Roughly 15% of the marks in your GCSE science papers will be based on the practical work which you carry out in Year 10 and Year 11. In this blog, we focus on the key vocabulary which is used when carrying out a practical investigation.
A variable is something that can change in a practical investigation.
For a practical investigation to be a fair test which produces valid results, just two variables should change – the independent variable (the one which we change) and the dependent variable (the one which changes because we change the independent variable). Everything else should remain the same. In other words, every other variable should be controlled. For this reason, a fair test can also be called a controlled scientific investigation.
Let’s say you wanted to investigate how eating different types of food affects a person’s maximum blood sugar level. Read that sentence again. We’re investigating how changing one variable (the type of food eaten) which we call the independent variable, affects another variable (the person’s maximum blood sugar level) which we call the dependent variable.
Every other variable would have to be controlled for the results of this practical investigation to be valid. These control variables could include:
If the person had eaten one type of food while running a marathon one day, and another while watching TV the following day, we would have no idea whether a change in their blood sugar level was due to the type of food they had eaten or due to the different levels of physical activity on both days. Without controlling the other variables, an investigation would not be a fair test and so would not produce valid results.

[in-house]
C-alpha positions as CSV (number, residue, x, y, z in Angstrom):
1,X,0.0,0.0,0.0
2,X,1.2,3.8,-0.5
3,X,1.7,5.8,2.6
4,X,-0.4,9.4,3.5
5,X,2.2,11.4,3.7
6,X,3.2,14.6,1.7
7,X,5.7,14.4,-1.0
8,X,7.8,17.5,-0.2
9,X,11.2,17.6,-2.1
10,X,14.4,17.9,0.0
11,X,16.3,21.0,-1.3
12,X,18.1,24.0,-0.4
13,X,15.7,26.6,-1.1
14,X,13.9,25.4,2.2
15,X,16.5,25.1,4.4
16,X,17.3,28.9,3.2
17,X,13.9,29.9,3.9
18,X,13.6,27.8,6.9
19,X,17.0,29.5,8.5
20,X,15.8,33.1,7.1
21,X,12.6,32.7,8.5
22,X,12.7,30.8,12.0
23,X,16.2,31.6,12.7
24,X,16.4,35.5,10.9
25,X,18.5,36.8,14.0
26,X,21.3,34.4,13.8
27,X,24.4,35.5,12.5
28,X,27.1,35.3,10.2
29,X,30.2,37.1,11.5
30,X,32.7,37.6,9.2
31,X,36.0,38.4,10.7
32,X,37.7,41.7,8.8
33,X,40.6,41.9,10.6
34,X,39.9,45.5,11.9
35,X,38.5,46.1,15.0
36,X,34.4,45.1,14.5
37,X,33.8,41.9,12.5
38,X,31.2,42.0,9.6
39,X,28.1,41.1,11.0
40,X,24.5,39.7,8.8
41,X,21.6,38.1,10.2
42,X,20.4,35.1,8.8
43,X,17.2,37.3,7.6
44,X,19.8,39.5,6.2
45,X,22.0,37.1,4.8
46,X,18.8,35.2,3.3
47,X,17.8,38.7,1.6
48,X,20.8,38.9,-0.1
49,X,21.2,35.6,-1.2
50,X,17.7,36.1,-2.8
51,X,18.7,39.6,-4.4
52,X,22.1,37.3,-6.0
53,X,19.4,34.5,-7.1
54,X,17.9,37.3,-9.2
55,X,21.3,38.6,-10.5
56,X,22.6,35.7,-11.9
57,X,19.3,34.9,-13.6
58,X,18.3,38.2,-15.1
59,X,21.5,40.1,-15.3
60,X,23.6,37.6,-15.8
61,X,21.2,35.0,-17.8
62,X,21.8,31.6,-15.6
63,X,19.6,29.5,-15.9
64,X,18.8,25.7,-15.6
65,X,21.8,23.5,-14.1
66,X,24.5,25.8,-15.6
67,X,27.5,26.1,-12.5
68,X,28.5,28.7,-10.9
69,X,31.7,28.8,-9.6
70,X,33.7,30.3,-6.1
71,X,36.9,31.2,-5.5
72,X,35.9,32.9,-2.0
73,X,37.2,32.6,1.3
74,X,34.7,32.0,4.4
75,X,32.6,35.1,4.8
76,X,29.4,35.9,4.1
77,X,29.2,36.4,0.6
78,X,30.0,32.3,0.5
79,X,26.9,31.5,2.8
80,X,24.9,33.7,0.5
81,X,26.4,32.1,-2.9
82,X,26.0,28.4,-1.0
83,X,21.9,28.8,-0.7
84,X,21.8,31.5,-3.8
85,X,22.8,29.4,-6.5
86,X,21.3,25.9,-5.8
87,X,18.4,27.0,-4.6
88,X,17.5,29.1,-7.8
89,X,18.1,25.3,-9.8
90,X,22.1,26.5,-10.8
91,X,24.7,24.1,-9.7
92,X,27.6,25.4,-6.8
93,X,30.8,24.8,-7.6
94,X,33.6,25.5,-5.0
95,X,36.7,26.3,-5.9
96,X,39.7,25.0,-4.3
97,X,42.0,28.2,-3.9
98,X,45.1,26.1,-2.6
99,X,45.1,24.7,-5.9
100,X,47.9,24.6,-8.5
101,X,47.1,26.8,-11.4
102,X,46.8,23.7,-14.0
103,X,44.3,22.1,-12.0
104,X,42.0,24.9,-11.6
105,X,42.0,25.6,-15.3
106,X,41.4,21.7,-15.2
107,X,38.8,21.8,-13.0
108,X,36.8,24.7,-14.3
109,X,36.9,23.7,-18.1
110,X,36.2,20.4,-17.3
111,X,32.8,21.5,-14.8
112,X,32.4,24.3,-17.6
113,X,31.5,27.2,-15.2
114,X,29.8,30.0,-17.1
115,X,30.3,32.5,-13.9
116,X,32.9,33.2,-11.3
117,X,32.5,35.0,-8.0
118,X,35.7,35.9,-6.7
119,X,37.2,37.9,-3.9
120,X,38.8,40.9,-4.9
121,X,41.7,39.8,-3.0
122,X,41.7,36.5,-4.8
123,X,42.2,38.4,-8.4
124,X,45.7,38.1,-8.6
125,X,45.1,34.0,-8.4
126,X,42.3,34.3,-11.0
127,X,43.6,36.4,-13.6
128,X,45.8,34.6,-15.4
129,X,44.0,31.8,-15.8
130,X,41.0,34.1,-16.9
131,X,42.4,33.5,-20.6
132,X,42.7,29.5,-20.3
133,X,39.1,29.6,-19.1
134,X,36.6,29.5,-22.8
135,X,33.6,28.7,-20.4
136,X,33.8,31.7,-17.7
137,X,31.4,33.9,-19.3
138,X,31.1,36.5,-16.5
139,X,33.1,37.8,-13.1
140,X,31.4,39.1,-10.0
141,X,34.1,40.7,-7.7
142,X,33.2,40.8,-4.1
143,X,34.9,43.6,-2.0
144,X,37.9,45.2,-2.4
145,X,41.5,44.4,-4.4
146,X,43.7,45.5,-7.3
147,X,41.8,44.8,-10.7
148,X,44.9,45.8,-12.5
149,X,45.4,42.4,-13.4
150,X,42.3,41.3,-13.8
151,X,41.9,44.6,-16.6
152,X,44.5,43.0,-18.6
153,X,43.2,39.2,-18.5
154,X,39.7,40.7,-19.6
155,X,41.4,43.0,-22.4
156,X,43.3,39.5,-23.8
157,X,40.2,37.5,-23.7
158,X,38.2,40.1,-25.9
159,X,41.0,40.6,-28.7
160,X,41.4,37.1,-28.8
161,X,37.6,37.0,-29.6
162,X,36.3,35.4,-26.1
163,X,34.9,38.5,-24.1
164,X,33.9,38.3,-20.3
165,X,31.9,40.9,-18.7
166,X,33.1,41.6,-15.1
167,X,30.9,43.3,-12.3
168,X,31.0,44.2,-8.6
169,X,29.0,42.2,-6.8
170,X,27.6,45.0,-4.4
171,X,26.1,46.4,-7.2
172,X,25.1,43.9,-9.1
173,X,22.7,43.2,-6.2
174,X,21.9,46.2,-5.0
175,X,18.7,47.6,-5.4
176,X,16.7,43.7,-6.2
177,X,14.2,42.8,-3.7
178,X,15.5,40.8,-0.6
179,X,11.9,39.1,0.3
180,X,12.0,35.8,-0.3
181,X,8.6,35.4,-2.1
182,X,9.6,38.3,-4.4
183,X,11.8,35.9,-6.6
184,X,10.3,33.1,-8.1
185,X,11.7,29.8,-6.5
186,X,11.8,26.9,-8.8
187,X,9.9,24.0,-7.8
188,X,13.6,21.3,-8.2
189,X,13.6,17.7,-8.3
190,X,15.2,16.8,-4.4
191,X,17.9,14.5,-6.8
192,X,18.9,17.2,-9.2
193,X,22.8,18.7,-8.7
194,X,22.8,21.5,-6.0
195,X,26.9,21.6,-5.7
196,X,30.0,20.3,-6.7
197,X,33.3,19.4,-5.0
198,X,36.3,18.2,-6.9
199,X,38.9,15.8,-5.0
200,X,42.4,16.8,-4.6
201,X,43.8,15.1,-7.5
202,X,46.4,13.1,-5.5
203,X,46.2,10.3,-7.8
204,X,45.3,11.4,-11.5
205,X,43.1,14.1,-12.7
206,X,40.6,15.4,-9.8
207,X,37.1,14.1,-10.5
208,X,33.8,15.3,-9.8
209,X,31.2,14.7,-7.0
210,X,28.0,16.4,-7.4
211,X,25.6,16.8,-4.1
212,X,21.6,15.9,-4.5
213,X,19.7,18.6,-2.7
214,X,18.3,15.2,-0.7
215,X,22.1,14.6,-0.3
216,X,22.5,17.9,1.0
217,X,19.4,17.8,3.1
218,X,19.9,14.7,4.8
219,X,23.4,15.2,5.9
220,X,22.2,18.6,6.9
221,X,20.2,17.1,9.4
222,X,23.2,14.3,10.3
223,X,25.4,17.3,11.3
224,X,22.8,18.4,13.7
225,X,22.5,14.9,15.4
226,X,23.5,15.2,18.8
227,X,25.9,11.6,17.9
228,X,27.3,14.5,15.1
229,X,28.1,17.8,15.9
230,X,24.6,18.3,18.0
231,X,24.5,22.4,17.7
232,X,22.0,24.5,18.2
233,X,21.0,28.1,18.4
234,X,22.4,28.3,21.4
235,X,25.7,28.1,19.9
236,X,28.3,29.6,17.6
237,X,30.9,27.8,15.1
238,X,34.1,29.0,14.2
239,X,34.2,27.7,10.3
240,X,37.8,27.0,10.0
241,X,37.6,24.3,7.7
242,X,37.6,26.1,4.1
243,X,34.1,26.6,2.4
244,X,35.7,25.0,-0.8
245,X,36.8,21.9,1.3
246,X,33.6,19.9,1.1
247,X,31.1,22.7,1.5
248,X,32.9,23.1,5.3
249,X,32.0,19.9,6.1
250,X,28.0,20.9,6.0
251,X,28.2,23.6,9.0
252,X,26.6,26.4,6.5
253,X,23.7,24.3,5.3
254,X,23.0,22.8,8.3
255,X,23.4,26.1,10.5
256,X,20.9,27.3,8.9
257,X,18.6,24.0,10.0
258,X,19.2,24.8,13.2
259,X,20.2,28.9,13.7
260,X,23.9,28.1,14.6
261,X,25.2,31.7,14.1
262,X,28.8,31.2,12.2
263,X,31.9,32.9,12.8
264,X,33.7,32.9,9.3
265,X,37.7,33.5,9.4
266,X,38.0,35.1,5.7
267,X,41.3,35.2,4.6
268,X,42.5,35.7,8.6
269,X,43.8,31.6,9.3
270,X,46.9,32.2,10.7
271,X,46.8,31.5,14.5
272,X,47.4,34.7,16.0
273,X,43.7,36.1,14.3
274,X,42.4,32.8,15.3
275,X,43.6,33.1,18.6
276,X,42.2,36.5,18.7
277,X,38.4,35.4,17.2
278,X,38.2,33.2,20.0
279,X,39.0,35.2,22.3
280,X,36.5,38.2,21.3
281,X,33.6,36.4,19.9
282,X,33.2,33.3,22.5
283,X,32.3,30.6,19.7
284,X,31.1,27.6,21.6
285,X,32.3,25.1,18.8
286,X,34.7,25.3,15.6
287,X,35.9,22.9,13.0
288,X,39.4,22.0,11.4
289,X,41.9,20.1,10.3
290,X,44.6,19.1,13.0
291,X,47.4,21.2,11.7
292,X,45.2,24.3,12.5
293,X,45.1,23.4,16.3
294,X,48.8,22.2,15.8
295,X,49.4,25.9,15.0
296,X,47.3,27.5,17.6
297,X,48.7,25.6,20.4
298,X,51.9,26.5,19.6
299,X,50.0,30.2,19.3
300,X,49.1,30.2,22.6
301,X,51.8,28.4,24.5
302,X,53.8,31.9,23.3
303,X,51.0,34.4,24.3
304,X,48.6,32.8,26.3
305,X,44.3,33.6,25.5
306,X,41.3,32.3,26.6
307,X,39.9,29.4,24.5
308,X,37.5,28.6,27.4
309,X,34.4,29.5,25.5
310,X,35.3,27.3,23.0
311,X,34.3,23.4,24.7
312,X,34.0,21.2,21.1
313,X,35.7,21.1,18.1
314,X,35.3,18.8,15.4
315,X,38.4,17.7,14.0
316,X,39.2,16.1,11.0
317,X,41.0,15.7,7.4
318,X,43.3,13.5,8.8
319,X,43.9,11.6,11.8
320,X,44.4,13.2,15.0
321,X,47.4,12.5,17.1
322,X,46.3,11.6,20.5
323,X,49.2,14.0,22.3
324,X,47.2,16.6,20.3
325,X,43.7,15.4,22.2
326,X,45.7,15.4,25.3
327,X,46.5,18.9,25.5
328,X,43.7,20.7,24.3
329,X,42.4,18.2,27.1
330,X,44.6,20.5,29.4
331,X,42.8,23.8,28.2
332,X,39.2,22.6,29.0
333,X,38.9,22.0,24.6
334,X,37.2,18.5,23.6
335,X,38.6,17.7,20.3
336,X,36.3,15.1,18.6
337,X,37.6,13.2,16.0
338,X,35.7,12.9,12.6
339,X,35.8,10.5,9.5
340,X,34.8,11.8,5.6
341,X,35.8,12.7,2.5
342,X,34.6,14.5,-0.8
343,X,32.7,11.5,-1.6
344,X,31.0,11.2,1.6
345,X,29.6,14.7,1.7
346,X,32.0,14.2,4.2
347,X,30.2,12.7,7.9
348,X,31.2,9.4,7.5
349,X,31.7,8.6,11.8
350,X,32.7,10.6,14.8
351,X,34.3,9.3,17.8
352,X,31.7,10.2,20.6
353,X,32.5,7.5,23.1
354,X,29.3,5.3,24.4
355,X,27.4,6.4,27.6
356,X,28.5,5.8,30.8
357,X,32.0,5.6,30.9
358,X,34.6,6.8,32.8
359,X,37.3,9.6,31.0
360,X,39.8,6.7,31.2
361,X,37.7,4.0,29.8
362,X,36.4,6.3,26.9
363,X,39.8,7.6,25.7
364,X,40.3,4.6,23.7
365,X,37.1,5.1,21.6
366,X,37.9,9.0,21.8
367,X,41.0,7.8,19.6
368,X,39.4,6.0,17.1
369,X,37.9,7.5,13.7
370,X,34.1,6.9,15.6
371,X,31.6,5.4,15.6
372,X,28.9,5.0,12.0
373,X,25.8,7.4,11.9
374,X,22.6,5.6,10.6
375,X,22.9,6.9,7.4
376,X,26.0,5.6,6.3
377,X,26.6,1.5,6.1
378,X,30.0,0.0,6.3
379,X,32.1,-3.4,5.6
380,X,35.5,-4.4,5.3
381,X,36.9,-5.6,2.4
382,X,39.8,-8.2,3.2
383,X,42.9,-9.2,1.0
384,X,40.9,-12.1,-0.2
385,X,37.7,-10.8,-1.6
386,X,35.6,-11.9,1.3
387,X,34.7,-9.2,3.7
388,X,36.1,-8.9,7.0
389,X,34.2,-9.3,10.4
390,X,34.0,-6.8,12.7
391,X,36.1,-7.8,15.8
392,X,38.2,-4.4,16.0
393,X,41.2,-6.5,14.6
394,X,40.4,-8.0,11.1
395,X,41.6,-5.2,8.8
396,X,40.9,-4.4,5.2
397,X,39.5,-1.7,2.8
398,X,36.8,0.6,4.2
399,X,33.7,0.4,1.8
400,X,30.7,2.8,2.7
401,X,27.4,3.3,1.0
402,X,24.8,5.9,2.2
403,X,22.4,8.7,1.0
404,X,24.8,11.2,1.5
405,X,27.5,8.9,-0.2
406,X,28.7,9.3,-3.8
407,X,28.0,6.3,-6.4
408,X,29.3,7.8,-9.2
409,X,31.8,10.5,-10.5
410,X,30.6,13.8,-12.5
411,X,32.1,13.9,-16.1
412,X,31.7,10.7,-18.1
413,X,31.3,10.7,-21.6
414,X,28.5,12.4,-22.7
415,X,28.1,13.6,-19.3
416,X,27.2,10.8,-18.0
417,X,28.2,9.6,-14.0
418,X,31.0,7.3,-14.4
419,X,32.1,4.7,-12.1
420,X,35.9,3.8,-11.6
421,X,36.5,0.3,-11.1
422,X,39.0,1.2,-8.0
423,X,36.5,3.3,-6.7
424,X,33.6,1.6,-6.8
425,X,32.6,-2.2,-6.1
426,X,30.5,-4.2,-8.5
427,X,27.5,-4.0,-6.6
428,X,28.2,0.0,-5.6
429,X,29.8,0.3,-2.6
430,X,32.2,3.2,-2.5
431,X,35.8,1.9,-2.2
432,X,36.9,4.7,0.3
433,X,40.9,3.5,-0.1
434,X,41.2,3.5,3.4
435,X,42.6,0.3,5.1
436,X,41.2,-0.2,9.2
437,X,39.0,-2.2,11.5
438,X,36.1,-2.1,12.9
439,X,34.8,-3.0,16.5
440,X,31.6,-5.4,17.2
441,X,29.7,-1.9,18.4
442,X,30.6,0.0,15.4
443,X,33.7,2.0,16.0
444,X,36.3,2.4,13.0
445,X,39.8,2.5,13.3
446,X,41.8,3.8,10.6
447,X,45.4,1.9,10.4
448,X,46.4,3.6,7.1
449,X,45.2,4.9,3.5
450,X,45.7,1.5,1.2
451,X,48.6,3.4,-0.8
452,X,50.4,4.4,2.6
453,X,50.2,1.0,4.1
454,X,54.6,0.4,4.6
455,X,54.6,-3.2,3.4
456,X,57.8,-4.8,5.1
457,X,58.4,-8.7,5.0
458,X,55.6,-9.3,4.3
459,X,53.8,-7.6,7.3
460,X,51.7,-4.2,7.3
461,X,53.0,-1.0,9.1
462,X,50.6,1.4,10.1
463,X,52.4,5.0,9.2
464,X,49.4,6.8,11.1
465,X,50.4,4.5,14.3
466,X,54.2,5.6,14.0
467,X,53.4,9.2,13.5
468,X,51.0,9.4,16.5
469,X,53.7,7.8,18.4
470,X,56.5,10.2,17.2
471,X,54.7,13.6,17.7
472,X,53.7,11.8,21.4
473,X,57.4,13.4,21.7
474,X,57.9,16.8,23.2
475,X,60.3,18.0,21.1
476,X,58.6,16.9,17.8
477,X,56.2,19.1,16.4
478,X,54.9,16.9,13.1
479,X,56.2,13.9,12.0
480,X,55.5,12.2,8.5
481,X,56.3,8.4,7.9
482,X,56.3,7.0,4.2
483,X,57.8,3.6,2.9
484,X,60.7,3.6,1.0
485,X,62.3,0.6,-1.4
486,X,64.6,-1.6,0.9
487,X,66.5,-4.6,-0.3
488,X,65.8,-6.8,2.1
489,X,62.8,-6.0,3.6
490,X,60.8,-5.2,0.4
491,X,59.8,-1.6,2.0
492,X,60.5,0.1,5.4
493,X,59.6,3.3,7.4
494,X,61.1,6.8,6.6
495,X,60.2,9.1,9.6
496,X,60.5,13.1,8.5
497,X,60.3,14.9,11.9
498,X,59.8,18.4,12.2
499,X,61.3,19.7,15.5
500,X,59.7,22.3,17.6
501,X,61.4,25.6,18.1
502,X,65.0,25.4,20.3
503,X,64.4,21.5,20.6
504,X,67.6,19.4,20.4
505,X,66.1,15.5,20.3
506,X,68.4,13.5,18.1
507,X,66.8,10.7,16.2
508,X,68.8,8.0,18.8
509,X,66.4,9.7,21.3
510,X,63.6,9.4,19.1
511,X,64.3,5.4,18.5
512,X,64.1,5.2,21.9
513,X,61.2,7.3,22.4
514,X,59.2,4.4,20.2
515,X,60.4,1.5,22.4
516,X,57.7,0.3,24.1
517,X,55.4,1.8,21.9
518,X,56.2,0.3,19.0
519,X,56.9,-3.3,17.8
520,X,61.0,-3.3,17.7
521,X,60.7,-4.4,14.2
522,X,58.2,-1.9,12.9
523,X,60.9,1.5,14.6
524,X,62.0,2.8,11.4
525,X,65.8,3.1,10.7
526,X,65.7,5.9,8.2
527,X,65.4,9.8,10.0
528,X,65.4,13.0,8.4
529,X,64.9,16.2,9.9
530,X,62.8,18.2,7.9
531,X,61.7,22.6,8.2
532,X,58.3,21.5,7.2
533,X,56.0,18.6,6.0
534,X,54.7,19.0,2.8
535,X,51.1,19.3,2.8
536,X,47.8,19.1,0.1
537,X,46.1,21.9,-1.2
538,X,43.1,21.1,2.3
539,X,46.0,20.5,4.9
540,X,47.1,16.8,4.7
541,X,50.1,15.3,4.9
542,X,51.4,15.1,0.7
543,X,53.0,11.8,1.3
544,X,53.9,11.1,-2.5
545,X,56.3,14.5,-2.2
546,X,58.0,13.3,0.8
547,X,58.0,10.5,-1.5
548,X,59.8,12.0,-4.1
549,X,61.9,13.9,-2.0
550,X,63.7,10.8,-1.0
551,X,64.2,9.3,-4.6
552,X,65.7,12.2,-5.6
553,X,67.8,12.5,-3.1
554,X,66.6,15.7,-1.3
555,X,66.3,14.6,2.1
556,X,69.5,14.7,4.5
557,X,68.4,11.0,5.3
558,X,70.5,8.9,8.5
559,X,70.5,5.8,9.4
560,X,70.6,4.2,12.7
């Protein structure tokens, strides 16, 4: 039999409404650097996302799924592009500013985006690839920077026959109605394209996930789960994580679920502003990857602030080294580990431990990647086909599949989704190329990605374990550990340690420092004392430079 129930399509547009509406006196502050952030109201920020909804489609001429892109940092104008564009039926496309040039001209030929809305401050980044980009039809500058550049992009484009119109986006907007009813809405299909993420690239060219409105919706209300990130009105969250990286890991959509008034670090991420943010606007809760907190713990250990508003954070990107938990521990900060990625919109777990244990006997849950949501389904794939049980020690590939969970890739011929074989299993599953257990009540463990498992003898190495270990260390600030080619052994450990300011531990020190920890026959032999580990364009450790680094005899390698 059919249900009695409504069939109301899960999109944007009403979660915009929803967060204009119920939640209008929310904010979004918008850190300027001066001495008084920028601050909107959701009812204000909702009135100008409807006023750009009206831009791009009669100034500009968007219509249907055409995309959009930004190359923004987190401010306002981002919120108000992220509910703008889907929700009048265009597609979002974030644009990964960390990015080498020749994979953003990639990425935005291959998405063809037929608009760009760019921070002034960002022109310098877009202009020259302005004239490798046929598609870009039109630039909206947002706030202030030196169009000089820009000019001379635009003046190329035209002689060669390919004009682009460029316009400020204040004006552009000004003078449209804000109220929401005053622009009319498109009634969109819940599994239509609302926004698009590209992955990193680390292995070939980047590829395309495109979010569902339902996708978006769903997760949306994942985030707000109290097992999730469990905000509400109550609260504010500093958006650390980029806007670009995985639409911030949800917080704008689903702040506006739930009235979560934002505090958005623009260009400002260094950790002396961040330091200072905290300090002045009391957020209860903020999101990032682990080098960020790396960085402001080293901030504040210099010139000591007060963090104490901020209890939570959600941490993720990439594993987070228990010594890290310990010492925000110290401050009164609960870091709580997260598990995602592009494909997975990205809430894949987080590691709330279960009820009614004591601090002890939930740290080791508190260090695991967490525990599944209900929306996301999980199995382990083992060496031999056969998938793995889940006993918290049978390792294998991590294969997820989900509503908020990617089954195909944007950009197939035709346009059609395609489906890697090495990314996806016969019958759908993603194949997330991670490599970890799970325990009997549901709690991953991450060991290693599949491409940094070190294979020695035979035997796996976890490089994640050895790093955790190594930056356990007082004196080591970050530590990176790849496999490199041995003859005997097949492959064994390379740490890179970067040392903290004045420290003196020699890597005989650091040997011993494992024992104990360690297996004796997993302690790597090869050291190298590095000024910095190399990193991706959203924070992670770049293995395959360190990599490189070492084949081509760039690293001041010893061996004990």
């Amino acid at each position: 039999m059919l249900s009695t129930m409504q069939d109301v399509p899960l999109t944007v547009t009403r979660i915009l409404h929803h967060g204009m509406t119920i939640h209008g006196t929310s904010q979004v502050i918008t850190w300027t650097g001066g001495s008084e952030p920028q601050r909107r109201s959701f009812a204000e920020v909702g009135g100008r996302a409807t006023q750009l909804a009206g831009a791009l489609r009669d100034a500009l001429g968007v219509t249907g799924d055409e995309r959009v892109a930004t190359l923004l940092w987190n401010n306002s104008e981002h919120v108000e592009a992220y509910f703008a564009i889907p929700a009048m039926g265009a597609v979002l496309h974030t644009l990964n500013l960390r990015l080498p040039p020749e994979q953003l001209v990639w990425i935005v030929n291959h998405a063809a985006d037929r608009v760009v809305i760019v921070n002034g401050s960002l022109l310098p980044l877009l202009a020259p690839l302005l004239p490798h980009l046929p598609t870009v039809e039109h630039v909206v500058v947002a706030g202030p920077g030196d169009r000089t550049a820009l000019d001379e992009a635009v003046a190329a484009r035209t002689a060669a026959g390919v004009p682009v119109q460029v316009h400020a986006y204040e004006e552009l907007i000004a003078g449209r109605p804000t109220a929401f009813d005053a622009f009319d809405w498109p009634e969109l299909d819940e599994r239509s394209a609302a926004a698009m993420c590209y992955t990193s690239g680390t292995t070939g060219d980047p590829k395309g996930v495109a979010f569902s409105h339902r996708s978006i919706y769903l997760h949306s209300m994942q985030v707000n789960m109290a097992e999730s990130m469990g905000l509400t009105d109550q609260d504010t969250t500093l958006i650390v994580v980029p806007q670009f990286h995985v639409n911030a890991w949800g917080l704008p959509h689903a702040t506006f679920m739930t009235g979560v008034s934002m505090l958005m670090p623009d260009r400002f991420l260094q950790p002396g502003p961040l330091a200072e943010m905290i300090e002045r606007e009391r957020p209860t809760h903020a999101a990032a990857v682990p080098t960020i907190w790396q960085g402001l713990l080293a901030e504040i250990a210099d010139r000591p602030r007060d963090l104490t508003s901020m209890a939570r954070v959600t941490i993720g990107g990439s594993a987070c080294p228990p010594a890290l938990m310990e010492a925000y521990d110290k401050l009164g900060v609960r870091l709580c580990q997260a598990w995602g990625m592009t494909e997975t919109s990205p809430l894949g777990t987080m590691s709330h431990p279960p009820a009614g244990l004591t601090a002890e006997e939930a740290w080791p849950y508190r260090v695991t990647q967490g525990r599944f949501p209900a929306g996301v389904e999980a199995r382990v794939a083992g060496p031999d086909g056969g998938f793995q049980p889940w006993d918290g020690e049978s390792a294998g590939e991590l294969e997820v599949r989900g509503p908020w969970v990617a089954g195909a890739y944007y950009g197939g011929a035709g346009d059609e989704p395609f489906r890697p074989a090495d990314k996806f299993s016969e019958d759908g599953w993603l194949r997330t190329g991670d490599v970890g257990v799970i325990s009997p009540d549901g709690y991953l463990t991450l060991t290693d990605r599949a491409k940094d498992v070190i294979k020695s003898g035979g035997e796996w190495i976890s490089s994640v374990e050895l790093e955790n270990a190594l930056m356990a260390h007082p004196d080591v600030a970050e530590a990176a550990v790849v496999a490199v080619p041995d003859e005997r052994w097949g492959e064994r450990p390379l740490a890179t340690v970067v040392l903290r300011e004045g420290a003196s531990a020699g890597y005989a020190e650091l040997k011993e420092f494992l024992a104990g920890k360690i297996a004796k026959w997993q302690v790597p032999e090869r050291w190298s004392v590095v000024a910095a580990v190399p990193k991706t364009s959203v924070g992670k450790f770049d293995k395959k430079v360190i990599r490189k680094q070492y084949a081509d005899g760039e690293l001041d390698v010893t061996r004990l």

When you’re watching videos about practicals on My GSCE Science, can you identify the independent, dependent and control variables? Questions on variables often come up in the GCSE exams!
We carry out scientific investigations to develop our understanding of the world around us.
A hypothesis is a statement which can be tested scientifically, for example: the amount of carbon dioxide absorbed by a plant is proportional to the light intensity.
A prediction is a statement of what we expect to happen when a hypothesis is tested, for example: if the light intensity is doubled, the amount of carbon dioxide absorbed by the plant will double.
An investigation is said to be repeatable if similar results are obtained when it is repeated under the same conditions by the same person (or by the same group scientists). An investigation is reproducible if it is repeated by a different person (or group of people) and similar results are obtained.
Science develops due to a process called peer review. This is when different scientists check each other’s work. If the results of a given investigation are reproduced by enough scientists, the hypothesis on which the investigation will be built into scientific theory.
A theory is a scientific idea which is supported by the results of scientific investigations. That doesn’t always mean that theories are correct however, they are just our best guess at a given point in time at explaining how something works!